Kahoot is a game-based learning system for the classroom. My students love playing Kahoot; it’s a great way to practice & review material.
There are 4 types of Kahoot games:
- Quiz – multiple choice questions
- Jumble – choose the correct order of the 4 answers
- Survey – a quiz with no right or wrong answers, no scoring, no leaderboard
- Discussion – a single-question survey
How it works: The teacher presents the questions on the projector. Students (using their own device or grouped to 1 device) choose their answer. Points are assigned for correct answers, with more points for quicker responses. After each question, a graph is displayed with the results of the class, showing how many responses were chosen for each answer choice. Before the next question, a leaderboard of the top 5 scorers is displayed to the group.
Why Kahoot is awesome:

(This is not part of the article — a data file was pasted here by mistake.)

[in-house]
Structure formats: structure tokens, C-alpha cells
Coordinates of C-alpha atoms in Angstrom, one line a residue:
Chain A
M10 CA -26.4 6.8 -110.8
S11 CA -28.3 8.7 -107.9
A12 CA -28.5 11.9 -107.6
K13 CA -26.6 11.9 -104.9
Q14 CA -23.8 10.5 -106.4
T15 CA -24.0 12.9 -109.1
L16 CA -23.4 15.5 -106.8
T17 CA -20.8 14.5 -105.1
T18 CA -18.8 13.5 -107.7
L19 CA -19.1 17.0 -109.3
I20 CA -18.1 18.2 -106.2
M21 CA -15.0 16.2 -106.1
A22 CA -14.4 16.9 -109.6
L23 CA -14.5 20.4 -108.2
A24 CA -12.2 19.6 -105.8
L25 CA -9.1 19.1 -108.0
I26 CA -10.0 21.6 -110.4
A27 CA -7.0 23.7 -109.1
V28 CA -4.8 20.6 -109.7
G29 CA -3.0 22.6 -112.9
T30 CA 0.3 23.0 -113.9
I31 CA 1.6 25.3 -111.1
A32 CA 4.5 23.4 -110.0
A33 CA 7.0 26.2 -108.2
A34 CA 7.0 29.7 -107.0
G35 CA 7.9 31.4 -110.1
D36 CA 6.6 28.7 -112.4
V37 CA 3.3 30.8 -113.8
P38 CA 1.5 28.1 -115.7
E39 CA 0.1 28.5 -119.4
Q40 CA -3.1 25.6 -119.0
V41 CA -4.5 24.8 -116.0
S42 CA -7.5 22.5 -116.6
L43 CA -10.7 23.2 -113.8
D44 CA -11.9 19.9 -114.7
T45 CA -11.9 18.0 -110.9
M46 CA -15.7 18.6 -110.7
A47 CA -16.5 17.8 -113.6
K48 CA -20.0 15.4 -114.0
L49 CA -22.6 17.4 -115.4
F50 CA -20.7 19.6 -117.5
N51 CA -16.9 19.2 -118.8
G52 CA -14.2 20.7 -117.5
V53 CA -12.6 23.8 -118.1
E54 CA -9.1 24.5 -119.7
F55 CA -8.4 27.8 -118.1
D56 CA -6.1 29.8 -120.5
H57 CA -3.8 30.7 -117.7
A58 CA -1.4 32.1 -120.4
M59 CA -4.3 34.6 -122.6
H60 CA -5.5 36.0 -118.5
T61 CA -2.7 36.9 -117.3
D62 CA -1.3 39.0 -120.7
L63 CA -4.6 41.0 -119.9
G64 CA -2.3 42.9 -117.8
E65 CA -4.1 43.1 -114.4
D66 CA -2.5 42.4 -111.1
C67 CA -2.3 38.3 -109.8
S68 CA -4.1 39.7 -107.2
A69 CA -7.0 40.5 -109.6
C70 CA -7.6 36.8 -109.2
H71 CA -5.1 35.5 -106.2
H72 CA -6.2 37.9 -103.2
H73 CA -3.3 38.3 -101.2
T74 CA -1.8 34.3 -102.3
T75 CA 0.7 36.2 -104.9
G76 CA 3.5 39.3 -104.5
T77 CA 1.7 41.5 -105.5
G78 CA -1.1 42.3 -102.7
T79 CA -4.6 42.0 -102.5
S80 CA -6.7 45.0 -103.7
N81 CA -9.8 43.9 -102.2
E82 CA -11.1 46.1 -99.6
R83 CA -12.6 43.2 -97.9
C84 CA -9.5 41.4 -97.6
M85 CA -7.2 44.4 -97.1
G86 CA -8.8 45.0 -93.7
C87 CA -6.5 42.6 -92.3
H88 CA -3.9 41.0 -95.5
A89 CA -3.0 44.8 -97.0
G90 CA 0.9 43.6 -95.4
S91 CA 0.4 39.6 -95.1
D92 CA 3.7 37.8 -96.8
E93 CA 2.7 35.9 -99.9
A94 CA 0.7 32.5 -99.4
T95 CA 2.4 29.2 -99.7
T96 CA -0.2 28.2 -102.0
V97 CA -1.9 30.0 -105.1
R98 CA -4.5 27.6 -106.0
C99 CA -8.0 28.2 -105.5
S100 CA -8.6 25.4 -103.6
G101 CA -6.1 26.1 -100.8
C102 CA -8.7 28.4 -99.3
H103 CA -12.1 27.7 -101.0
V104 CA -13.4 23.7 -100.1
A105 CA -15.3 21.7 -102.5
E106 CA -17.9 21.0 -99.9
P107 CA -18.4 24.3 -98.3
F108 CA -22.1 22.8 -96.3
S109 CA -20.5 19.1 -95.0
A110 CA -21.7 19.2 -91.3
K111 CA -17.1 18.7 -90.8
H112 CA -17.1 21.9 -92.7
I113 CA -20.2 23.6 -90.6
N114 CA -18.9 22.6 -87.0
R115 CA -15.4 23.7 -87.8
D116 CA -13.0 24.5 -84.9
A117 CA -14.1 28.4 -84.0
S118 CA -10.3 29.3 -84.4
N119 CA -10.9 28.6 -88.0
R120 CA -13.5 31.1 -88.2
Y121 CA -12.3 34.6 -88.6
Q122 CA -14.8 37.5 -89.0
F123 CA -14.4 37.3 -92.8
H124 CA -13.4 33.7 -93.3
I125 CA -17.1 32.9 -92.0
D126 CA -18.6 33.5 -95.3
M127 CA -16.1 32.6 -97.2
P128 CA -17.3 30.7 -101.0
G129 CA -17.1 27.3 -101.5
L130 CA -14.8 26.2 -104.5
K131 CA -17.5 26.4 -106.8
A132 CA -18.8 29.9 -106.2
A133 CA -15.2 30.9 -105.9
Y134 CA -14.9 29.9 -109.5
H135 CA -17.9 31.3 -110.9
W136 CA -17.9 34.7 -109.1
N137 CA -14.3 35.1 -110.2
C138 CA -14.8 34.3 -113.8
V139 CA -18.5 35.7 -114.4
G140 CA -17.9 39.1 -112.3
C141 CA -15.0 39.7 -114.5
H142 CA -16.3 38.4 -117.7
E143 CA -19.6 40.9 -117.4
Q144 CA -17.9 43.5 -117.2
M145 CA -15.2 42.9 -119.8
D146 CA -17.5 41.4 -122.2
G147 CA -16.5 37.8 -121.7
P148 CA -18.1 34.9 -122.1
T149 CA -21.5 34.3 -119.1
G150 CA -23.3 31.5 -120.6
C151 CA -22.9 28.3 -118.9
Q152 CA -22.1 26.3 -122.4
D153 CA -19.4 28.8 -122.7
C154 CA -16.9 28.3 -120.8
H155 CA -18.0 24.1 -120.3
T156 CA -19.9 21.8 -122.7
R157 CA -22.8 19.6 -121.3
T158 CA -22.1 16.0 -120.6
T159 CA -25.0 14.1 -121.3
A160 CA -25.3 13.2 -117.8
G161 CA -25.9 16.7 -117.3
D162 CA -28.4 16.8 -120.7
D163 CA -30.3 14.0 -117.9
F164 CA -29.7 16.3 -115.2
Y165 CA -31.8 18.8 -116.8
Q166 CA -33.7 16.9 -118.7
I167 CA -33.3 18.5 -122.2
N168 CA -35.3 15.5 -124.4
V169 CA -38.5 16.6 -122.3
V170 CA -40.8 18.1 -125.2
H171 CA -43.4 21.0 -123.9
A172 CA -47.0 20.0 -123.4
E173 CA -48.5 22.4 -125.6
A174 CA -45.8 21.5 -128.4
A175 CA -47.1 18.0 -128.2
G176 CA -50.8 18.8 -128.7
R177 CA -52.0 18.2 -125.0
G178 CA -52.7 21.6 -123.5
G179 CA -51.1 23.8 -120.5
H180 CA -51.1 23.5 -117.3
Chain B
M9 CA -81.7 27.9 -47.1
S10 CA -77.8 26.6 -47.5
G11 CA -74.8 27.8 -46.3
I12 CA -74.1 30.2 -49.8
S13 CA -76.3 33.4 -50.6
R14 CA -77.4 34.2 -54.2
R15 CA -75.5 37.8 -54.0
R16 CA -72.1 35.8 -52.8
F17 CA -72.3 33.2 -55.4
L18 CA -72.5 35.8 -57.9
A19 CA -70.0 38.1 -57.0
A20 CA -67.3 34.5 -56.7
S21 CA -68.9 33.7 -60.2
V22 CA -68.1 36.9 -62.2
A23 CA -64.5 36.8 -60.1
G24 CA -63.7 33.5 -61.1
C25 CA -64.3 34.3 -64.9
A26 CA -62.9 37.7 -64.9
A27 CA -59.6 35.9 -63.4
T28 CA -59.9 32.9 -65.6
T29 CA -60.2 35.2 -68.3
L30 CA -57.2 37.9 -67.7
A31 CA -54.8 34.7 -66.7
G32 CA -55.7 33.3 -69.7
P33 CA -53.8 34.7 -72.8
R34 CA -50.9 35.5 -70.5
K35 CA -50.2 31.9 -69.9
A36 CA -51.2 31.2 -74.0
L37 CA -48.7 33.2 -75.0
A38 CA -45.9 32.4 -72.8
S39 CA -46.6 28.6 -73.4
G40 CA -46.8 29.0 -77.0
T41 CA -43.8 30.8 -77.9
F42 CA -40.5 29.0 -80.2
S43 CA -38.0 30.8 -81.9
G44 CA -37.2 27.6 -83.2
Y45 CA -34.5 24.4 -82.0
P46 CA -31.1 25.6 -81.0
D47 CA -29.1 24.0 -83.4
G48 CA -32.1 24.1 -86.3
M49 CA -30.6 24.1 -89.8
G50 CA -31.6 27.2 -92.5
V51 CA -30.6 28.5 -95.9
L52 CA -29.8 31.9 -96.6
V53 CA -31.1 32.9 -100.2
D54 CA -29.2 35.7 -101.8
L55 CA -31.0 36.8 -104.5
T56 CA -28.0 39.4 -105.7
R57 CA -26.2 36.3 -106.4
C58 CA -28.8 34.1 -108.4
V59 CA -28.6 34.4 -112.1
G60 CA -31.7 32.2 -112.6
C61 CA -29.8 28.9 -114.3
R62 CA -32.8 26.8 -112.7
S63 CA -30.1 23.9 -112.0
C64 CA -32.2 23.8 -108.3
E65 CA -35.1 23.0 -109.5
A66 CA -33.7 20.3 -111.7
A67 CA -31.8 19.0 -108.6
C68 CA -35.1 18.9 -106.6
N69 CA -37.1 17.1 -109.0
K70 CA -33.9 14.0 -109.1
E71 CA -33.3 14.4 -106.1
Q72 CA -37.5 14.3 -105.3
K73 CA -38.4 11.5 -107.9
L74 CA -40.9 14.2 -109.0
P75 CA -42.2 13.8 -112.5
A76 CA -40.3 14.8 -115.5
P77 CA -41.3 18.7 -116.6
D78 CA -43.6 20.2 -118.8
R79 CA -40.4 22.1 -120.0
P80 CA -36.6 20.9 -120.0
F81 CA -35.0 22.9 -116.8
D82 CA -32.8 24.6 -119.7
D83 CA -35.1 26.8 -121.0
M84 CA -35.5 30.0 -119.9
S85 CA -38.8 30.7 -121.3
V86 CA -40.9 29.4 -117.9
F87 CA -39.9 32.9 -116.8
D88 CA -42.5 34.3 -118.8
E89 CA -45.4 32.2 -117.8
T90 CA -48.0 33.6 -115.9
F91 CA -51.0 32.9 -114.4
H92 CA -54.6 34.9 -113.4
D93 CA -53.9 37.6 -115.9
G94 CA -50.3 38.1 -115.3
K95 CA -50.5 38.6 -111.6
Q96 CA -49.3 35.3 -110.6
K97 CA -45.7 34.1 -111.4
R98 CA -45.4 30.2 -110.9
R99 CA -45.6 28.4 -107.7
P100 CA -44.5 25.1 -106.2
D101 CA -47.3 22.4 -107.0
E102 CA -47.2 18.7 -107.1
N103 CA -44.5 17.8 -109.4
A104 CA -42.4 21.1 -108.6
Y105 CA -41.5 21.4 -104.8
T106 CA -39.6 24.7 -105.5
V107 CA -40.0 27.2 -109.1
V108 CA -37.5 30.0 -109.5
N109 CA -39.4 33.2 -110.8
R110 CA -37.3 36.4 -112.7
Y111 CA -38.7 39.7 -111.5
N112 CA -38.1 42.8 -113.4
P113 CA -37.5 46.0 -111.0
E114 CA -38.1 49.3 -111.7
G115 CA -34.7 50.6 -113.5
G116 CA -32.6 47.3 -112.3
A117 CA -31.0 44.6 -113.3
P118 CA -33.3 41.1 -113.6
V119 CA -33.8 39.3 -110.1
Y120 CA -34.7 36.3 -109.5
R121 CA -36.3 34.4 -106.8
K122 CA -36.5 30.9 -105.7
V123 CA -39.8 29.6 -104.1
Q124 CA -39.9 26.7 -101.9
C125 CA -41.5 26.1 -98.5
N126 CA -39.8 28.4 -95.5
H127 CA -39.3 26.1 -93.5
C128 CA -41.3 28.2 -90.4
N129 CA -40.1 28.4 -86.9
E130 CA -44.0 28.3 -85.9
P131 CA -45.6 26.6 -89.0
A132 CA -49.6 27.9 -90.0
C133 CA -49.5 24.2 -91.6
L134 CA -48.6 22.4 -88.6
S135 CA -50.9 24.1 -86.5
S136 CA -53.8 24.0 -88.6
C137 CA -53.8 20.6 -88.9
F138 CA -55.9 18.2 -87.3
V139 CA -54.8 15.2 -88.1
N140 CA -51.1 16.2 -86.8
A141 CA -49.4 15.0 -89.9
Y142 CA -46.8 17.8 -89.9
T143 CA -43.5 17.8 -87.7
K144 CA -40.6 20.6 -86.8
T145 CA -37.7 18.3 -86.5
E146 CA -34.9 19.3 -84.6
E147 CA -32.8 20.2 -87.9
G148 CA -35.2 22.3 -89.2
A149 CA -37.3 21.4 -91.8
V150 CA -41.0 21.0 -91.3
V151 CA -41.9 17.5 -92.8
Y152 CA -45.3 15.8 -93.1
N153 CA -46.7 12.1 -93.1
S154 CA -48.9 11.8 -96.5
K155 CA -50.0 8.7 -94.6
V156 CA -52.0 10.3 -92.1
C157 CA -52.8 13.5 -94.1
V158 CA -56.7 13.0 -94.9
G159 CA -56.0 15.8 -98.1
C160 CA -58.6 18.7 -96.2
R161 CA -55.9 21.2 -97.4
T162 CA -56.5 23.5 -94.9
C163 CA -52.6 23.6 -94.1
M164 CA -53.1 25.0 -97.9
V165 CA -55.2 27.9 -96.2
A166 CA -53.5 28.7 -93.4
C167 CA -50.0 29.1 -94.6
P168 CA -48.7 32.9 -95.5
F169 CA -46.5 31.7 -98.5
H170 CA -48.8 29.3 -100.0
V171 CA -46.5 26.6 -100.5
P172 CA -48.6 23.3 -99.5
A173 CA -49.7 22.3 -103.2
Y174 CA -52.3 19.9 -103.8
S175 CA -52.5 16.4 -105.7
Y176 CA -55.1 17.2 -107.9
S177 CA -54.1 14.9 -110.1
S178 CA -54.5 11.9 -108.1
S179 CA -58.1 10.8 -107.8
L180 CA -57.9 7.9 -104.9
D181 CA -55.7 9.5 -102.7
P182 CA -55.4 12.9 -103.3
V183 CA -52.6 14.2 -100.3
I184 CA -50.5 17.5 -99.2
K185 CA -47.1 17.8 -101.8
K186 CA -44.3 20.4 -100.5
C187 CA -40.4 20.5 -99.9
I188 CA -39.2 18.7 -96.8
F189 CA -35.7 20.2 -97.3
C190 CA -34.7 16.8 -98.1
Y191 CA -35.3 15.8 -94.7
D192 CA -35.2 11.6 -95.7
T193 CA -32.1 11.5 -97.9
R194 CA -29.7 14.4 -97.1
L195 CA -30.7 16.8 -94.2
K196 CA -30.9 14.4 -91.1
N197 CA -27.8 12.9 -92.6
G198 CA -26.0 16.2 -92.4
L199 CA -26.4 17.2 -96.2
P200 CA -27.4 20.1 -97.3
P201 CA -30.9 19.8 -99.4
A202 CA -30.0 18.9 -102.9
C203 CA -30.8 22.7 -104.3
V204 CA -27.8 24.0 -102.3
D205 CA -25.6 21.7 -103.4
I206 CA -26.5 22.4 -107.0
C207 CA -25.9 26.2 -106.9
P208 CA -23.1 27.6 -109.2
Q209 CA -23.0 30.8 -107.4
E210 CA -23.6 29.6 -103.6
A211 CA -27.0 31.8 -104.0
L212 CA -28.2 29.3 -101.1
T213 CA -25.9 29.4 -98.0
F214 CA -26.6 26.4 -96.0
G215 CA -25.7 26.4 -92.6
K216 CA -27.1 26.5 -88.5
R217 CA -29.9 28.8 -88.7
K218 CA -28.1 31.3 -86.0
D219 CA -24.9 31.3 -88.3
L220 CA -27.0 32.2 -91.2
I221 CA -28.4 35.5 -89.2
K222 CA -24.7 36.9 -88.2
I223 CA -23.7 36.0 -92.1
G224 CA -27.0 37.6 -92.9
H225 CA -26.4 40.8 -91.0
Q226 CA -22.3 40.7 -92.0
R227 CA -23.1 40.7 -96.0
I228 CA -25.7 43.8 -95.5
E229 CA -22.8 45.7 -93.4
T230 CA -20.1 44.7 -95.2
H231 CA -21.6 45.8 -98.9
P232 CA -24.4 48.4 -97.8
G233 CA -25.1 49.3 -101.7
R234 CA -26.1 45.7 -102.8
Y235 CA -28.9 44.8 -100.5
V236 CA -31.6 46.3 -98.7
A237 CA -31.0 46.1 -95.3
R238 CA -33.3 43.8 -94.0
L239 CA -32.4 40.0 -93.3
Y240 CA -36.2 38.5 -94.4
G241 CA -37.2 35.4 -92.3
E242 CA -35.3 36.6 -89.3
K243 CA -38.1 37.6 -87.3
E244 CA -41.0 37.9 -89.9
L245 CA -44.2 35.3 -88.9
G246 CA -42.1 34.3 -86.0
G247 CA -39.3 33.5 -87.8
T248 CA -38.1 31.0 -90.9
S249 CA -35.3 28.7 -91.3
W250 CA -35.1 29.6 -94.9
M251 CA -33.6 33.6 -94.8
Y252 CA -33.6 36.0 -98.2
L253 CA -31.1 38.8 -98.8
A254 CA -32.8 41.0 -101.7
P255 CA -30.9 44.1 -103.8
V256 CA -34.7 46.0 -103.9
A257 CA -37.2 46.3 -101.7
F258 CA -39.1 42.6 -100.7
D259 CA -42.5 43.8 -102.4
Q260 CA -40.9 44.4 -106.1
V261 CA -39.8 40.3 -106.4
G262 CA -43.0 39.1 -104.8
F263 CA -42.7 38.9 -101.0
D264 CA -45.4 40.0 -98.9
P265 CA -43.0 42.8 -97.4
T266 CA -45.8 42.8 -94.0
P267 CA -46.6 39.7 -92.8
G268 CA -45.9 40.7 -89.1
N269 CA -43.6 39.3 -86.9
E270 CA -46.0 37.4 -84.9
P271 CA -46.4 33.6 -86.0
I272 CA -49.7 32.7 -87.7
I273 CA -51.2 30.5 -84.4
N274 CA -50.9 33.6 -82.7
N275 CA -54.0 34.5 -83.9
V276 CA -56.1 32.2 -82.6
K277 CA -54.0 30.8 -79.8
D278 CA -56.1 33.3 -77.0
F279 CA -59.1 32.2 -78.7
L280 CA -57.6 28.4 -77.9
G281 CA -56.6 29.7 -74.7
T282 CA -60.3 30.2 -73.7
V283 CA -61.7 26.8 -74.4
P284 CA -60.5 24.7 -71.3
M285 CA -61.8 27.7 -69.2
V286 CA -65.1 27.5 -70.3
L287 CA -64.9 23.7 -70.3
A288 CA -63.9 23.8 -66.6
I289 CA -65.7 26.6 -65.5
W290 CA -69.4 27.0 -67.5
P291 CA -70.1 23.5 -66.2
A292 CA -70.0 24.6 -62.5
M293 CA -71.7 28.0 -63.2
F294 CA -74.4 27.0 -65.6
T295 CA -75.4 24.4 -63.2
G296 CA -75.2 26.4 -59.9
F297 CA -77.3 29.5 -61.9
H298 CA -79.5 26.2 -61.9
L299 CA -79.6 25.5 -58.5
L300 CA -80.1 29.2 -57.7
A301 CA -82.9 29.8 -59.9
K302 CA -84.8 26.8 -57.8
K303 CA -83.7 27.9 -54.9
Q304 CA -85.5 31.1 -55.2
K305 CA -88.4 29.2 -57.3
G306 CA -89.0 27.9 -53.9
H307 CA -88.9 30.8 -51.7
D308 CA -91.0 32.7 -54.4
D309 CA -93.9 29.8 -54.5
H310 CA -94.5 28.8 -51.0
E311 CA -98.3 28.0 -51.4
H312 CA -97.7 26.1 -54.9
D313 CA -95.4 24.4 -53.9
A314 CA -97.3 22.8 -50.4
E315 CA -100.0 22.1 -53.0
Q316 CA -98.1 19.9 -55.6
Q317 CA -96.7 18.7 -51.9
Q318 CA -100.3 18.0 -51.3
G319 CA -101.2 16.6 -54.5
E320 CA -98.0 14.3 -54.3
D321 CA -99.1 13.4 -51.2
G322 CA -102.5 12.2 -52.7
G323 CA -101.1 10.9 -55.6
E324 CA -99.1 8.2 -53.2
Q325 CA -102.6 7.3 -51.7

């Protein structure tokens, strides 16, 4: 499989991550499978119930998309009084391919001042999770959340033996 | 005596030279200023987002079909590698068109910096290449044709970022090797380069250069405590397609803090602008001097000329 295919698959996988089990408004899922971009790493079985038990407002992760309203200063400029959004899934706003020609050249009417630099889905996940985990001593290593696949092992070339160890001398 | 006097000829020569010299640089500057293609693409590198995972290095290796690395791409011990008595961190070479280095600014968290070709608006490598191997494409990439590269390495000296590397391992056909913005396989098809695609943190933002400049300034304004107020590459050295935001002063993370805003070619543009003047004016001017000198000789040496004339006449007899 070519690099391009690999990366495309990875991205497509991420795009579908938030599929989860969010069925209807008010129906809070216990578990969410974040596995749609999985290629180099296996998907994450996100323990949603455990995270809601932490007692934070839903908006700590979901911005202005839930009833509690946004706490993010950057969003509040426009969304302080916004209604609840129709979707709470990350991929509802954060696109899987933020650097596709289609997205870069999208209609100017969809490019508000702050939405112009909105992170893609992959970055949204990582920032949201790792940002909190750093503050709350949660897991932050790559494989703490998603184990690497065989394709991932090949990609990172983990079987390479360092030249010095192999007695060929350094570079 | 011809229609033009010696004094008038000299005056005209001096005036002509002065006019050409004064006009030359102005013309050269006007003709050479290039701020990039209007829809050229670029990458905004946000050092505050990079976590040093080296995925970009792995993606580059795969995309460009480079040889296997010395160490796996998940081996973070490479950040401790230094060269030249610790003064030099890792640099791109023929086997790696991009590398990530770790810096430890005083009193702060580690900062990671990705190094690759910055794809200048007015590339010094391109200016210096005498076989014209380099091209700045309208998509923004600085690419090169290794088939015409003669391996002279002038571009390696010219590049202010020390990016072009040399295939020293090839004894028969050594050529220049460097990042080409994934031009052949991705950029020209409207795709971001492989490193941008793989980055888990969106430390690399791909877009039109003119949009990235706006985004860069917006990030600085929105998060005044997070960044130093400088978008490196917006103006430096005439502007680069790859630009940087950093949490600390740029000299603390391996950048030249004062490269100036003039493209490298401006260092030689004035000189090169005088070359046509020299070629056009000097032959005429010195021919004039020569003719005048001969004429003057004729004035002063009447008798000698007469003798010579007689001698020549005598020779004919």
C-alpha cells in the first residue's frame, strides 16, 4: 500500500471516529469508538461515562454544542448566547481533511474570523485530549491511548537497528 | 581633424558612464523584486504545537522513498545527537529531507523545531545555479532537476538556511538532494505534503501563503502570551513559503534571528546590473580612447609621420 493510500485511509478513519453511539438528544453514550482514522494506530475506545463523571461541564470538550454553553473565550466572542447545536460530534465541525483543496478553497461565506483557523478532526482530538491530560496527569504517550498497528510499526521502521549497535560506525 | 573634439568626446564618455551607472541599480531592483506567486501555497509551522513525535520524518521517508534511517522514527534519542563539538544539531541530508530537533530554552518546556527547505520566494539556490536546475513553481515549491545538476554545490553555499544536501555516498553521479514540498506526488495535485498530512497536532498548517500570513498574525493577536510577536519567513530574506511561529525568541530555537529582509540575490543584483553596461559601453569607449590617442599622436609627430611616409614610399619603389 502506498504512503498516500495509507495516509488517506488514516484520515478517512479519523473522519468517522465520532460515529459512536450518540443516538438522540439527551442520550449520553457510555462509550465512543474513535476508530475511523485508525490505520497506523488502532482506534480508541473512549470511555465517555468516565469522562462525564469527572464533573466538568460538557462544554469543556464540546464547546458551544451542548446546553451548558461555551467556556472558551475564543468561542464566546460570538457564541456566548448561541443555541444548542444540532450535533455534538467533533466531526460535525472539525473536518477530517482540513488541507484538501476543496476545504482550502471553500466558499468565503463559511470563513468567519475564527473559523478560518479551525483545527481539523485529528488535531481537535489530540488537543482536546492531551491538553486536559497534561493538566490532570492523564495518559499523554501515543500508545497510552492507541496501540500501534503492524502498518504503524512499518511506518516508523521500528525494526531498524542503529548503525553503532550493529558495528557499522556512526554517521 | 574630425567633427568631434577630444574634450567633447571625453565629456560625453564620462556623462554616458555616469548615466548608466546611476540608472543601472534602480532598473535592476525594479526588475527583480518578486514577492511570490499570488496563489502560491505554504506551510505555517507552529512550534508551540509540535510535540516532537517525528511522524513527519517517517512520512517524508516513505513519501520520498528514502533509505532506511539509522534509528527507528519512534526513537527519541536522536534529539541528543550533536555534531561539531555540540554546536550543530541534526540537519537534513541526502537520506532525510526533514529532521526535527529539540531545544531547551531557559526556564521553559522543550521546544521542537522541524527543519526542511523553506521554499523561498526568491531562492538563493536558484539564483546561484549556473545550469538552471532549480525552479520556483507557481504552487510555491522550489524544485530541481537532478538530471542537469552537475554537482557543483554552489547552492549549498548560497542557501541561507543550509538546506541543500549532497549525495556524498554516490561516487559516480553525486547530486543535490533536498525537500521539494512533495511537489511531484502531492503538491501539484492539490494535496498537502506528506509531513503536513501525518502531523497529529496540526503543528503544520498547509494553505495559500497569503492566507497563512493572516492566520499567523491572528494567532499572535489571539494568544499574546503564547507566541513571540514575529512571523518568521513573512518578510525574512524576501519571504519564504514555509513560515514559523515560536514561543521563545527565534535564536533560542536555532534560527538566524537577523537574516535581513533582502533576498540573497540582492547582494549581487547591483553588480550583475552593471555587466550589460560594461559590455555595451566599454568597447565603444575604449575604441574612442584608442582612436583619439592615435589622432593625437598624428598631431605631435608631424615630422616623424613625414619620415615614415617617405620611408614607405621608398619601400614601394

- Increases student voice, engagement, & accountability.
- Students get immediate feedback as to whether or not they got the answer correct.
- Spurs class discussions; teacher facilitates discussions when results show many students are struggling with a certain question or topic.
- Try playing in Ghost Mode where students play against their previous attempts, trying to beat their previous score.
- There’s a bank of quizzes created by teachers to choose from, you can create your own from scratch or even duplicate then edit someone else’s.
My favourite way to play is to put the game on “randomize order of questions” and play the first 10 random questions from a large bank of questions I’ve created for my entire course as a warm-up to start class.
[update: Here’s a newer post about how we use Kahoot in our class; my pedagogy of Kahoot]
– Laura Wheeler (Teacher @ Ridgemont High School, OCDSB; Ottawa, ON)